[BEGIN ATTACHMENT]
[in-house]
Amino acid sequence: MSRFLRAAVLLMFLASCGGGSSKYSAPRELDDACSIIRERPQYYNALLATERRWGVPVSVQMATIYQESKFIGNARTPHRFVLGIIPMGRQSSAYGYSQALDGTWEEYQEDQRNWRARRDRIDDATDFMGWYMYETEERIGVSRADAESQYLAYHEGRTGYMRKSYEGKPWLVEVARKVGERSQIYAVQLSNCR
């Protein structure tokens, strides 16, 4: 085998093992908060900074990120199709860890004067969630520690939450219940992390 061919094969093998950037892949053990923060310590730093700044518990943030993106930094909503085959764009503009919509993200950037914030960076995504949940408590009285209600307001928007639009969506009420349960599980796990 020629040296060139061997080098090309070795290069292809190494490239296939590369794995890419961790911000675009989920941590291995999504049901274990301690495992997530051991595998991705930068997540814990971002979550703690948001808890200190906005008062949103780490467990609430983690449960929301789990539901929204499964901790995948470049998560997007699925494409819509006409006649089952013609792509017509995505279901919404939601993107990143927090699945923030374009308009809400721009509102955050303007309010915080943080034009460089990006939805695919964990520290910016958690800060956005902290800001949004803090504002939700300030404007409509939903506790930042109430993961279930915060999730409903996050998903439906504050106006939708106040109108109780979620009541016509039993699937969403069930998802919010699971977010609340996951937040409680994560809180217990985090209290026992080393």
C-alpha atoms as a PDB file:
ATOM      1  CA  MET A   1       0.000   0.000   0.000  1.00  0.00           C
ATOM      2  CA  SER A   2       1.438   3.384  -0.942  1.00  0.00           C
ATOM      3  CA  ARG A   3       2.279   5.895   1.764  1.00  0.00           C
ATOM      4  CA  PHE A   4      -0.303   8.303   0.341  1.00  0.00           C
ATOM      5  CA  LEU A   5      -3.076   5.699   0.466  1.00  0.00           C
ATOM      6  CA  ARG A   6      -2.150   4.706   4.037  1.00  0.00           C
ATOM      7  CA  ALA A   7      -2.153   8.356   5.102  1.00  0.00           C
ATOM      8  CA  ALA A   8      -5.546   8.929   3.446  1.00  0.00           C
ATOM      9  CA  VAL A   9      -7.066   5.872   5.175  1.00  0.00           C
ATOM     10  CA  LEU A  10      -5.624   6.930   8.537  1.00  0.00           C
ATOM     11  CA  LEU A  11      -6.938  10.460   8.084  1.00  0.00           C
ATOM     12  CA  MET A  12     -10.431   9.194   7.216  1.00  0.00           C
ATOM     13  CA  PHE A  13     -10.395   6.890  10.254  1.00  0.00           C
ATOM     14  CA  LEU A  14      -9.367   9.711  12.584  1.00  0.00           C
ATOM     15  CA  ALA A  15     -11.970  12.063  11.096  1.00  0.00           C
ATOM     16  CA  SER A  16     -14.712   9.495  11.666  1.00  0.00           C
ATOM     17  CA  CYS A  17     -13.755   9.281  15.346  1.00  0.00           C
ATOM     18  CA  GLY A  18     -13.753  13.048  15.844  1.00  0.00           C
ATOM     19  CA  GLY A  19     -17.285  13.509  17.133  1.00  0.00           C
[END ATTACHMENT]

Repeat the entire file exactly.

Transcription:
[in-house]
Amino acid sequence: MSRFLRAAVLLMFLASCGGGSSKYSAPRELDDACSIIRERPQYYNALLATERRWGVPVSVQMATIYQESKFIGNARTPHRFVLGIIPMGRQSSAYGYSQALDGTWEEYQEDQRNWRARRDRIDDATDFMGWYMYETEERIGVSRADAESQYLAYHEGRTGYMRKSYEGKPWLVEVARKVGERSQIYAVQLSNCR
């Protein structure tokens, strides 16, 4: 085998093992908060900074990120199709860890004067969630520690939450219940992390 061919094969093998950037892949053990923060310590730093700044518990943030993106930094909503085959764009503009919509993200950037914030960076995504949940408590009285209600307001928007639009969506009420349960599980796990 020629040296060139061997080098090309070795290069292809190494490239296939590369794995890419961790911000675009989920941590291995999504049901274990301690495992997530051991595998991705930068997540814990971002979550703690948001808890200190906005008062949103780490467990609430983690449960929301789990539901929204499964901790995948470049998560997007699925494409819509006409006649089952013609792509017509995505279901919404939601993107990143927090699945923030374009308009809400721009509102955050303007309010915080943080034009460089990006939805695919964990520290910016958690800060956005902290800001949004803090504002939700300030404007409509939903506790930042109430993961279930915060999730409903996050998903439906504050106006939708106040109108109780979620009541016509039993699937969403069930998802919010699971977010609340996951937040409680994560809180217990985090209290026992080393």
C-alpha atoms as a PDB file:
ATOM      1  CA  MET A   1       0.000   0.000   0.000  1.00  0.00           C
ATOM      2  CA  SER A   2       1.438   3.384  -0.942  1.00  0.00           C
ATOM      3  CA  ARG A   3       2.279   5.895   1.764  1.00  0.00           C
ATOM      4  CA  PHE A   4      -0.303   8.303   0.341  1.00  0.00           C
ATOM      5  CA  LEU A   5      -3.076   5.699   0.466  1.00  0.00           C
ATOM      6  CA  ARG A   6      -2.150   4.706   4.037  1.00  0.00           C
ATOM      7  CA  ALA A   7      -2.153   8.356   5.102  1.00  0.00           C
ATOM      8  CA  ALA A   8      -5.546   8.929   3.446  1.00  0.00           C
ATOM      9  CA  VAL A   9      -7.066   5.872   5.175  1.00  0.00           C
ATOM     10  CA  LEU A  10      -5.624   6.930   8.537  1.00  0.00           C
ATOM     11  CA  LEU A  11      -6.938  10.460   8.084  1.00  0.00           C
ATOM     12  CA  MET A  12     -10.431   9.194   7.216  1.00  0.00           C
ATOM     13  CA  PHE A  13     -10.395   6.890  10.254  1.00  0.00           C
ATOM     14  CA  LEU A  14      -9.367   9.711  12.584  1.00  0.00           C
ATOM     15  CA  ALA A  15     -11.970  12.063  11.096  1.00  0.00           C
ATOM     16  CA  SER A  16     -14.712   9.495  11.666  1.00  0.00           C
ATOM     17  CA  CYS A  17     -13.755   9.281  15.346  1.00  0.00           C
ATOM     18  CA  GLY A  18     -13.753  13.048  15.844  1.00  0.00           C
ATOM     19  CA  GLY A  19     -17.285  13.509  17.133  1.00  0.00           C